2015 Dec

Science of Aerodynamics

December 29, 2015

Science of Aerodynamics

Aerodynamics is a branch of fluid mechanics that describes the study of the interaction of gases with objects at motion. However, the movement of air around bodies is currently the primary focus of aerodynamics – since we move, and breathe, in air. Without the science of aerodynamics, many luxuries that we use today would not exist – this includes aeroplanes, which are engineered, using aerodynamically-related concepts, for the aeronautical industry.

Although aeronautics is a relatively new field, aerodynamics (as a science) has been around for millennia. Aerodynamic concepts have been used for the earliest sailboats, and attempted flight, before ships and modern aircraft existed. It wasn’t until 1726 that Isaac Newton developed the first theory for air resistance and motion. Consequently, many scientists began developing theories concerning the science of aerodynamics. Most notably, George Cayley was first in identifying the fundamental forces related flight, namely: thrust (from an energy source), drag (resistive force), lift (due to pressure difference) and weight (gravitational force). Later, towards the beginning of the nineteenth century, the Wright brothers applied these forces to their aircraft designs to fly the first ever powered airplane. In the contemporary aeronautic, and aerospace, industries, we have already begun “space tourism” due to the rapid development occurring in the discipline of aerodynamics.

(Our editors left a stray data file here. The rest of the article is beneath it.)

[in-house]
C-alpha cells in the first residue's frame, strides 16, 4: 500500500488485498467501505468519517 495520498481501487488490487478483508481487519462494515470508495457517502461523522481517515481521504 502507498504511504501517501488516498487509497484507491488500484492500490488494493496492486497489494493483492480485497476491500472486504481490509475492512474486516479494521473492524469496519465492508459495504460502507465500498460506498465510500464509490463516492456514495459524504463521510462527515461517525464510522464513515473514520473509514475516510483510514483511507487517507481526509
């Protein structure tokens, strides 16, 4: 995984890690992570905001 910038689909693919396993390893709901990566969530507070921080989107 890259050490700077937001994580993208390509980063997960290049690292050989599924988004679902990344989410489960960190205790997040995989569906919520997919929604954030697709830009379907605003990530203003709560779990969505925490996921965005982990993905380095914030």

Drag and lift are two fundamental forces of flight, and proper designs considering these two forces, are therefore needed before building any aircraft. Drag is the force that is acting in the opposite direction of a body’s motion, thus it also known as air resistance, or a form of friction. Drag is generally considered an unfavourable condition, since additional energy is required to overcome this opposing force. There are, however, a few exceptions where drag is needed, such as for parachuting. There are various types of drag, namely: form, skin, interference, and wave drag. These different types of drag occur for different circumstances and environments. However, drag is calculated by one equation. Determining the amount of drag acting on an object, we can consider the drag coefficient, found in the drag equation. The value of the drag coefficient is dependent on the shape of the object, density of the air, and whether air flow is smooth or turbulent.

Lift is the force that acts at right angles to the direction of flow from a moving body – it is therefore generated by an object exerting a force on the air that flows around the body. An example we often mentioned during our Physics tuition classes for the topic of Circular motion, is the wing of an airplane that is designed to have a streamlined shape, allowing for more lift. This lift is due to the downward force of the wing on the flow of air, and also the opposite upward force, since the air exerts an equally opposing force.

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